Putting plants in the ground to help Madagascar’s unique primates

Home // News // Putting plants in the ground to help Madagascar’s unique primates

This year has been an extremely difficult one for all of us. However, as an unprecedented global catastrophe unfolded, we’ve been heartened at PTES to hear how our teams on the ground and around the globe have been adapting and overcoming challenges. Zac Hill, from SEED Madagascar, recently got in touch, proud to tell us all the Ala team has achieved this year. With funds from PTES, SEED’s Project Ala has planted four forest corridors, connecting isolated patches of forest, to increase safe havens for lemurs, as well as other animals that live there.

Planting-up-forest-corridors -madagascar
Planting up forest corridors.

Conservation under lockdown

Despite Covid-19 setbacks, which meant that large group activities had to be cancelled, planting of seedlings has continued well and they are on track to connect five forest patches with dense corridors. The Ala team is also establishing management protocols to ensure these areas are secure in the long-term, and engaging the local community – landowners, school children and herders – so that the forest, and the wildlife that depends on it, have a brighter future.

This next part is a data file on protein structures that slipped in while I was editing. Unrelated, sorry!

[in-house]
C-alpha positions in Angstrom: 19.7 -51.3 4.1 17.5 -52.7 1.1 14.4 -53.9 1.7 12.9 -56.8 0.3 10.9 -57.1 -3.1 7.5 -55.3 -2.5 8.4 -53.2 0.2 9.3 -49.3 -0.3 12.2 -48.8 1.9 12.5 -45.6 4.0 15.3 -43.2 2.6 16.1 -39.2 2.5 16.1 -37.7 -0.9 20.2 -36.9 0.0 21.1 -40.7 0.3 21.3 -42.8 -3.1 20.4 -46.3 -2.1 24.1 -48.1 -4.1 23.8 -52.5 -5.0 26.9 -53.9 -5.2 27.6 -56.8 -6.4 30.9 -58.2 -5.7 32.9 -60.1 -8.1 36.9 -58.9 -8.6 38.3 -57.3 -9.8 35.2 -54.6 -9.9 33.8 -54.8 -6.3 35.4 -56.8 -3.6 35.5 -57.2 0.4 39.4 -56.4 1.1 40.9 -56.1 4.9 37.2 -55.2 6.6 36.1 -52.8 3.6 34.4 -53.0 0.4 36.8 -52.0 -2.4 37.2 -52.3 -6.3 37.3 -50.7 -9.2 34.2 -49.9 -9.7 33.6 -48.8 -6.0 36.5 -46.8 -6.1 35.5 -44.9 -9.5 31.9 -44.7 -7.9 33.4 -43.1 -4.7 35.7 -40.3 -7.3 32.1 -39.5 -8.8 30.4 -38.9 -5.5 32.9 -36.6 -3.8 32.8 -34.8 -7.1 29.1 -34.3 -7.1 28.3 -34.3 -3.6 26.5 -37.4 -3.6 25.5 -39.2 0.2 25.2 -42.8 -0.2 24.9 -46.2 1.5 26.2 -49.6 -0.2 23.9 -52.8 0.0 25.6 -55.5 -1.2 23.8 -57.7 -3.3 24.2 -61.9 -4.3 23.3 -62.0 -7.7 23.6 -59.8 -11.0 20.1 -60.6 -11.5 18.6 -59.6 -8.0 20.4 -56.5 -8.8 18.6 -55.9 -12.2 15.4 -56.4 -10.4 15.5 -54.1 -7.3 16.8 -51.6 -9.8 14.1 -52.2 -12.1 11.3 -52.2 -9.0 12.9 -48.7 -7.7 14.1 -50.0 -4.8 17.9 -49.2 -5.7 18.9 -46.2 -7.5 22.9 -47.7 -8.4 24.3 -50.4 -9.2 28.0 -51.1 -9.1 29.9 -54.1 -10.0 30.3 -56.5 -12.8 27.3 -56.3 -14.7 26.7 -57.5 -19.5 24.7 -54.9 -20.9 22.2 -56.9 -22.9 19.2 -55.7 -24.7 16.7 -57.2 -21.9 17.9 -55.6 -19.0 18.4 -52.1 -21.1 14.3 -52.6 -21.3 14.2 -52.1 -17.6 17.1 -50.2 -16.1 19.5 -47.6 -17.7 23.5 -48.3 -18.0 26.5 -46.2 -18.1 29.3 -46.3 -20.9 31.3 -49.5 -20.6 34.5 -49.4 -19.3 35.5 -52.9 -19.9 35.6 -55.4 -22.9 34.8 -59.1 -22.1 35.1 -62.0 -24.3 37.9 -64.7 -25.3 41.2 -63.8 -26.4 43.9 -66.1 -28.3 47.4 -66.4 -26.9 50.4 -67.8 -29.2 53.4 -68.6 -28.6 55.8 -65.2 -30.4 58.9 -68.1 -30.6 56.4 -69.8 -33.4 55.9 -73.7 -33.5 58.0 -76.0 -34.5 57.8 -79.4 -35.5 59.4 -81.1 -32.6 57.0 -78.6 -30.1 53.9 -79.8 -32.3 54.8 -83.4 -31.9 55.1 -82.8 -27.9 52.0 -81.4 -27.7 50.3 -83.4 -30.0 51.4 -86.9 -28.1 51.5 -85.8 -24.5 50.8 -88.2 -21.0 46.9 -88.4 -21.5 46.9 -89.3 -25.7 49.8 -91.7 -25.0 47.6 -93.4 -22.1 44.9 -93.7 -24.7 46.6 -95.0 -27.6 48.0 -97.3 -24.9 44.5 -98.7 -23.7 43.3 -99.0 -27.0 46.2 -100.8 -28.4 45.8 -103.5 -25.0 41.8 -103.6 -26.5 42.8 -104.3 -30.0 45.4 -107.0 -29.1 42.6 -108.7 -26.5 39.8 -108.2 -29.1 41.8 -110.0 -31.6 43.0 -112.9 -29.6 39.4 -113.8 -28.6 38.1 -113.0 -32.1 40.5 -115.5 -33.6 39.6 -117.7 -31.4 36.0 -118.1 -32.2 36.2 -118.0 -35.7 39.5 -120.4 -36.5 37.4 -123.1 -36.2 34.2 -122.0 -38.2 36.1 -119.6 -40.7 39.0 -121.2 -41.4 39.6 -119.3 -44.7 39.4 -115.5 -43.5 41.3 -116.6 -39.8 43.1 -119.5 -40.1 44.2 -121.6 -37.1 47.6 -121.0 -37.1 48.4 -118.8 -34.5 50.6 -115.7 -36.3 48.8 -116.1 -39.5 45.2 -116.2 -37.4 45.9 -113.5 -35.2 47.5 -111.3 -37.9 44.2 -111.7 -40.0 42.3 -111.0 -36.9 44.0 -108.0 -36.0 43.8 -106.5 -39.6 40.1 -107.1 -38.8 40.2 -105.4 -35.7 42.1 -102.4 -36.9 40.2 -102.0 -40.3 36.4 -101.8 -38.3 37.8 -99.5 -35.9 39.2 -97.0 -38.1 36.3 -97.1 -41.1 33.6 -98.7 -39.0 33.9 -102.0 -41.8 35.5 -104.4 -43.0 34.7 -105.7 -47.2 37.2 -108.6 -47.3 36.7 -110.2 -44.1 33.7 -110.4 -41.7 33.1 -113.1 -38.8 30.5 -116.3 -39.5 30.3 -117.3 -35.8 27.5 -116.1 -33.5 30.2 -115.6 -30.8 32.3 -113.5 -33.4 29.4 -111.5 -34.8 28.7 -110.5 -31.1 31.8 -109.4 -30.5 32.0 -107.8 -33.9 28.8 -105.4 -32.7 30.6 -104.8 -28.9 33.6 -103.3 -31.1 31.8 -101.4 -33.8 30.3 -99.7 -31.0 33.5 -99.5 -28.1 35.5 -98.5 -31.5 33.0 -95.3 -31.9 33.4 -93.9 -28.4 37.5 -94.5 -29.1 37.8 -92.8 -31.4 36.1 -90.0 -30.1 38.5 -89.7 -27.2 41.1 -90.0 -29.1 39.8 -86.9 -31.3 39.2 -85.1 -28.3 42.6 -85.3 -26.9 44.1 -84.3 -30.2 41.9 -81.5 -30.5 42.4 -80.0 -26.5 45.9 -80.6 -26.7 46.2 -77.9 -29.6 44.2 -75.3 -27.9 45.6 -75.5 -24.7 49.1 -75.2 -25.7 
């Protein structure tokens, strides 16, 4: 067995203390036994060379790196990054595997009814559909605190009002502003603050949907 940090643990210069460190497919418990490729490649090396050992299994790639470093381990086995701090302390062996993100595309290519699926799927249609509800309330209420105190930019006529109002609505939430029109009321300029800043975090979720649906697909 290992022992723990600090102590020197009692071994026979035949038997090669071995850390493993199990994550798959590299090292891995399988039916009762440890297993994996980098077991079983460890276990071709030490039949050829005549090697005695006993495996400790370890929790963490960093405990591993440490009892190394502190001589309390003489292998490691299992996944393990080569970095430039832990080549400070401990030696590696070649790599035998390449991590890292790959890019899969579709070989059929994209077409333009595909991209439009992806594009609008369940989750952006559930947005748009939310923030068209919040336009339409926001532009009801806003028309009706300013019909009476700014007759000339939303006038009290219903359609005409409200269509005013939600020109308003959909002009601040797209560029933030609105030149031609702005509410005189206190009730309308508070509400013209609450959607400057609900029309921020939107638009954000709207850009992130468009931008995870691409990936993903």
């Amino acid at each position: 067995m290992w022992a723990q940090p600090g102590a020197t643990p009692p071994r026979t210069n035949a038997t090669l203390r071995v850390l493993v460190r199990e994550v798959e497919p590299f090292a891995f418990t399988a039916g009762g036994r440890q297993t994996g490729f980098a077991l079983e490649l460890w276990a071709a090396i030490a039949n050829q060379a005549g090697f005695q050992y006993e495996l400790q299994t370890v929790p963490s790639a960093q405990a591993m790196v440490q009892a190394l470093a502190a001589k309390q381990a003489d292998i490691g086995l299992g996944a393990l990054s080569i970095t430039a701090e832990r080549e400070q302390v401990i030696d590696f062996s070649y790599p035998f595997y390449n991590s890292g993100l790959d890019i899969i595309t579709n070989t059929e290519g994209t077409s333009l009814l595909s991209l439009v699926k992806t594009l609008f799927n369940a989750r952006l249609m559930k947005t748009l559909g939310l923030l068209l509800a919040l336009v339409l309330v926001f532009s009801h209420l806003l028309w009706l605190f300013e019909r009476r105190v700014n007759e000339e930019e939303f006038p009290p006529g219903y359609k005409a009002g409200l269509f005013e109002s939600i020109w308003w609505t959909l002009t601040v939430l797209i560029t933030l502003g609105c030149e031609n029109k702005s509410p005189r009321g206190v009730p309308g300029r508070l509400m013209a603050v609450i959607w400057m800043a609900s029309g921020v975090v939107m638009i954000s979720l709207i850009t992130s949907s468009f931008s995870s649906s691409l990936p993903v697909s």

Project Ala is helping not only wildlife, but local communities too

One critical function the project has provided in this year of uncertainty has been security for the local community. Lobster fishing and mahampy reed weaving became much less viable as access and reduced market prices took their toll. Luckily the project was able to step in and train national staff and local guides to undertake the all-important data collection and biodiversity monitoring.

Community members participating in a corridor planting event July 2020.

Meanwhile landowners and other locals earned money clearing land for firebreaks, digging holes, transporting seedlings from the nursery and helping to plant them. Not only was this valuable revenue in times of such uncertainty but it means the people have a vested interest in the success of the project now – it belongs to them. In the coming months the aim is to carry out the larger community meetings and education days and then to ratify local law to protect the corridors and firebreaks. Working on all these fronts will ensure that Madagascar’s lemurs and the local community have a chance not just of surviving, but thriving.

Learn more about how we’re working to reconnect the Sainte Luce Littoral Forest and provide valuable habitats for lemurs in Madagascar:

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